“…i love my boy (only 10 months, and my ONLY ONE, mind you) and i am so thankful to be able, to be given the gift of being home with him…but oh how i would just like to sit down in the tiny corner of the guest room and work on the unfinished painting there, or start reupholstering the chair or finish putting the paper leaves on the giant tree in my bedroom (that i quit working on exactly 10 months and 2 weeks ago)…

i would just be happy to make dinner without a small whining crying baby scooting about clinging to my ankles trying to alternately eat dog food, find the only breakable dish in the one cabinet that is not kid-proofed, or lick the floor (that hasn’t been mopped in months…). sigh. and this doesn’t even touch on the 3 dozen movies unseen or the deeply disturbing doubts about the canon of Scripture or the inscrutable wisdom in God choosing to incarnate Himself — or how could God take on human nature or die…i barely have time to pray each day let alone delve into these eating, cancerous questions…i have no idea how you keep your soulish parts breathing with five small children…And the funny, twisted thing is that i do want more children. i’ve been praying for more and yet i feel all crumbly and un-moored with only one. and as i type this with one hand, my boy wiggles off my lap, tries typing too, eats a thing of chapstick, pulls on computer cords, and then beams up at me with this jolly life-giving grin before breaking out into screams because i set him down three feet from me with a couple toys which he definitely has no use for. oh dear. life is ridiculous and unbearably beautiful in these tiny piercing cloying vignettes…”
(Used by permission.)

Inscrutably Yours
Denis knows when I stop talking and become a bit snappish it’s usually because I’m dealing with pain or fatigue. Not many are allowed to call me on self-pity, but Job is The Expert on Suffering, so he can say anything he wants. I read him from time to time. For most of the book his friends sit around hounding him to death trying to pry out his secret sins. They’re sure there’s something to out because no one gets hammered this badly when you’re a good guy. Every time I read the story, I feel sorry for him. After days of useless debate with them, God comes and gets him without ever telling him why all the excrement. Just, get in the car, we’re going for a drive. And God shows him creation, pointing out the way the stars are aligned, the way a lion hunts, the way a doe births a fawn. And Job bows, his hand on his mouth.

In our day we are still surprised by the universe. We get Science News, a weekly newsmagazine, and it demonstrates over and over that no one has it all figured out, though scientists have fun trying, and a lot of grants get funded in the meantime. Why are honey bees disappearing? Why do those cute little Meerkat Supermoms practice infanticide? Why is Mars experiencing global warming? In what dimension do antineutrinos exist? I sure don’t know, and neither do they.

Job understood God’s point which was, you don’t have a clue about me and all you have to do is look at the beauty and complexity of creation; my ways are inscrutable.

I don’t have such good luck putting my hand on my mouth because I think I have some kind of right to know why bad things happen. I need to be reminded again and again to be content with the mystery of what God chooses to reveal. As Tim Keller puts it: “Never, never, never think God is not at work because you can’t see it. And never ever, ever, ever think you can figure out what God is doing.” Okay.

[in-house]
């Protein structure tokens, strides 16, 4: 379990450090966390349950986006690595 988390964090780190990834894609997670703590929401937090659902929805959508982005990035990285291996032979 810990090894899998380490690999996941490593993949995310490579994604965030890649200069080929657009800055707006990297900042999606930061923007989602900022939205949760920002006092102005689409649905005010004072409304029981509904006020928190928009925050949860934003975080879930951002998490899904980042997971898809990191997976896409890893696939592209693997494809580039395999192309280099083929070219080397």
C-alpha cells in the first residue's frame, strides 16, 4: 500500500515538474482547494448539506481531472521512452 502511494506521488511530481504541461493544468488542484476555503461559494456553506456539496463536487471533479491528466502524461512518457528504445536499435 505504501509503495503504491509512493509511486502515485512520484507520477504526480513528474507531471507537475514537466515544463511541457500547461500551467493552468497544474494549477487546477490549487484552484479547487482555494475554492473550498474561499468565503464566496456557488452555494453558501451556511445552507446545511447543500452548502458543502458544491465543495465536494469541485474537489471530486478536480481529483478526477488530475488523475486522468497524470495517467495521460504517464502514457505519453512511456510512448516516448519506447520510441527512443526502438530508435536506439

The ending to Job’s story is that he got back everything he lost and then some. This unveils another layer of trouble because I thought, just a tiny bit cynical, what a pretty ending to a hard-luck story. I’d like that. I’m not big on camels and donkeys, but I’d take a thousand acres in northern New Mexico, a flock of guinea fowl, and another ten children (if I didn’t have to gestate them). This is a fine ending for a fairy story, but real life often ends with too many blast cells, sudden impacts with windshields, or just a gradual shrinking of memory and bones.

Then it struck me: But, the end to Job’s story is the real ending and it has true meaning for us. It is our ending, too. It is the soaring affirmation that we are lavishly blessed both in this life and in the one to come where we’ll see all Christ’s enemies defeated, when the last blast cell is slapped to death, when the lost boys of Africa are found, and all governments audited for greed and injustice – then the wounds of the nations will be healed. Our secret hopes for the good and beautiful, hopes we dare not admit because we’d look like a fairy, will come true.

How blessed is God! And what a blessing he is! He’s the Father of our Master, Jesus Christ, and takes us to the high places of blessing in him. Long before he laid down earth’s foundations, he had us in mind, had settled on us as the focus of his love, to be made whole and holy by his love. Long, long ago he decided to adopt us into his family through Jesus Christ. (What pleasure he took in planning this!) He wanted us to enter into the celebration of his lavish gift-giving by the hand of his beloved Son.

Because of the sacrifice of the Messiah, his blood poured out on the altar of the Cross, we’re a free people—free of penalties and punishments chalked up by all our misdeeds. And not just barely free, either. Abundantly free! He thought of everything, provided for everything we could possibly need, letting us in on the plans he took such delight in making. He set it all out before us in Christ, a long-range plan in which everything would be brought together and summed up in him, everything in deepest heaven, everything on planet earth.
(Eph. 1:3-10 The Message)

Everything in heaven and earth. Well. Maybe I can wait for a place with sweet water, gardens, and family, enough for everyone.